Rev Dr Chris Swift is Director of Chaplaincy and Spirituality at Methodist Homes (MHA). Before joining Methodist Homes in 2017, he spent most of his ministry serving in chaplaincy in the NHS. An Anglican Priest for 30 year, he has studied and written extensively about chaplaincy and the role of spiritual care. Chris is also Visiting Professor in Religious, Spiritual and Pastoral Care at Staffordshire University.
Given that care homes have been at the centre of the impact made by the virus, especially during the first wave, supporting people’s spirituality has been critical. At one point, with a UK death toll of 50,000, upwards of 20,000 of those deaths had been in care homes. Yet less than 1% of the population lives in care homes. This illustrates the devastating impact the virus has brought to places usually seen as centres of safety and care for people in later life. Methodist Homes (MHA) is a charity created by the Methodist Church in 1943, now largely autonomous of the Church itself. However, across its 90 care homes and over 70 retirement living schemes it provides chaplains in each and every setting.
Ever since joining MHA I’ve been impressed by the creativity of our chaplains. When I visited one care home in Derbyshire pre-pandemic, I was told a story by the chaplain which may serve to illustrate how we are creative in supplying pastoral support in ‘normal’ times. But it may also help to give insight into why the impact of the pandemic has been so challenging.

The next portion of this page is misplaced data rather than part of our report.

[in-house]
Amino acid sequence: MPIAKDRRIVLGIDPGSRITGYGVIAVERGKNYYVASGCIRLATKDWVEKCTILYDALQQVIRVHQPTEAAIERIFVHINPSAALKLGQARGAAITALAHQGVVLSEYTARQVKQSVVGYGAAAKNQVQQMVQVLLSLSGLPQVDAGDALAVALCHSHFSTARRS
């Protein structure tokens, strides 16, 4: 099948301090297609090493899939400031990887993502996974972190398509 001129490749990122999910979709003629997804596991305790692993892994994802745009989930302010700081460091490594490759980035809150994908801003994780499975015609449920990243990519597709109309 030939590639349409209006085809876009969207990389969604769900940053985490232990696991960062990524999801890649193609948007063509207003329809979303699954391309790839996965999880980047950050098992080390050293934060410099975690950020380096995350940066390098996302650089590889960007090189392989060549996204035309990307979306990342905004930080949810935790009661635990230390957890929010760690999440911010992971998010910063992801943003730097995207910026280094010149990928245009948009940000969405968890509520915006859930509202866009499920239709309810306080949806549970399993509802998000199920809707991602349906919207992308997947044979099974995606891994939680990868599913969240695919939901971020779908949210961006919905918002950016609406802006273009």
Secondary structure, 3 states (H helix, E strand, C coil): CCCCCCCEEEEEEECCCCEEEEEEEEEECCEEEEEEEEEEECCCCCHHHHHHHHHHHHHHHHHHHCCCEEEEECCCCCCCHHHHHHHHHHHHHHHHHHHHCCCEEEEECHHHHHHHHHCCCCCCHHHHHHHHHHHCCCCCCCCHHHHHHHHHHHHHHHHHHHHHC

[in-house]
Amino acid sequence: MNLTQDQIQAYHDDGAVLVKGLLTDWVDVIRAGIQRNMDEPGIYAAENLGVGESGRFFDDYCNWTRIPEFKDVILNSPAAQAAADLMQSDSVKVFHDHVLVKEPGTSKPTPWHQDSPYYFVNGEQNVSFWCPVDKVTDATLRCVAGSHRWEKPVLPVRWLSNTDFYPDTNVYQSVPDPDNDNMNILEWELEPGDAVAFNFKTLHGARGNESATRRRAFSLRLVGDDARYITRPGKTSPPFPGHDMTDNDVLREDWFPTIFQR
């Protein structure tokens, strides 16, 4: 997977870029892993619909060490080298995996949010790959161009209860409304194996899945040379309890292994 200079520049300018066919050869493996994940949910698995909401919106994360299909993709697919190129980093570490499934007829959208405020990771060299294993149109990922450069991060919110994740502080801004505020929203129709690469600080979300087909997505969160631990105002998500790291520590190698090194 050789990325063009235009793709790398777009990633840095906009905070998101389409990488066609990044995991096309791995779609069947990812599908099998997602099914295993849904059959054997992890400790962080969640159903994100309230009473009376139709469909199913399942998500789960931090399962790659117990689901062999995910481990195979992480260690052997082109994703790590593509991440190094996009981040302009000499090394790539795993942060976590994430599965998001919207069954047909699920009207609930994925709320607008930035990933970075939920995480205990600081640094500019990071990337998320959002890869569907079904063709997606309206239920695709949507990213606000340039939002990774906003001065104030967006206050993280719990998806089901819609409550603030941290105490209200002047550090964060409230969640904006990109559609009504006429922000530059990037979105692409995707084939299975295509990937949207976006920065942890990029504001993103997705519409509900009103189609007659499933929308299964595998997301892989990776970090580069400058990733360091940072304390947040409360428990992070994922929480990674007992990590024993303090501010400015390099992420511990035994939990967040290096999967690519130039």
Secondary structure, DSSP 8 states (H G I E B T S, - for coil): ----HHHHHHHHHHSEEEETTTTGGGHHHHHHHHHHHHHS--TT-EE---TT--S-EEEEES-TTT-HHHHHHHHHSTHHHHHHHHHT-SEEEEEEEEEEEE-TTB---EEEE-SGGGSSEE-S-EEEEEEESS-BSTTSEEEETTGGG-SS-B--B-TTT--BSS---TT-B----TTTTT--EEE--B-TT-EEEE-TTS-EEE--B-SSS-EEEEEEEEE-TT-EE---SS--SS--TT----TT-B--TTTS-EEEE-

As happens from time-to-time, a resident had died. The funeral was the previous day and none of the residents were able to attend. The following day, the chaplain and a few residents were doing some ‘indoor gardening’ in one of the home’s lounges. Potting bulbs to ensure some vibrant colour in the coming months. The manager walked in with a wreath, explaining: ‘It’s from the funeral yesterday. Edith’s family asked the undertaker to drop them off here. Can you do something with them?’ The chaplain and residents agreed and took the flowers. They talked about what to do and decided that they should take the wreath apart and remake it into a beautiful display in memory of Edith. Perhaps, they debated, they could put it in a prominent place with a little card saying from where the flowers came.
They set the bulbs and pots to one side and began dismantling the wreath with great care. As they did so, the chaplain and residents spoke about Edith. They remembered her with laughter and some tears, addressing the task in hand, but allowing their focus and activity to speak warmly and with candour. When the new arrangement had taken shape, and they stood back and admired its beauty, the chaplain paused. She knew that one of the residents in the group was an atheist, so she asked with sensitivity whether everyone would be happy for a prayer to be said in memory of Edith. All the residents agreed, so the prayer brought together the beauty of creation which Edith had enjoyed so much during her life; the laughter and the tears; Edith’s family, and all the residents and staff in the home. Then the flowers were indeed placed where everyone passed on the way to the dining room.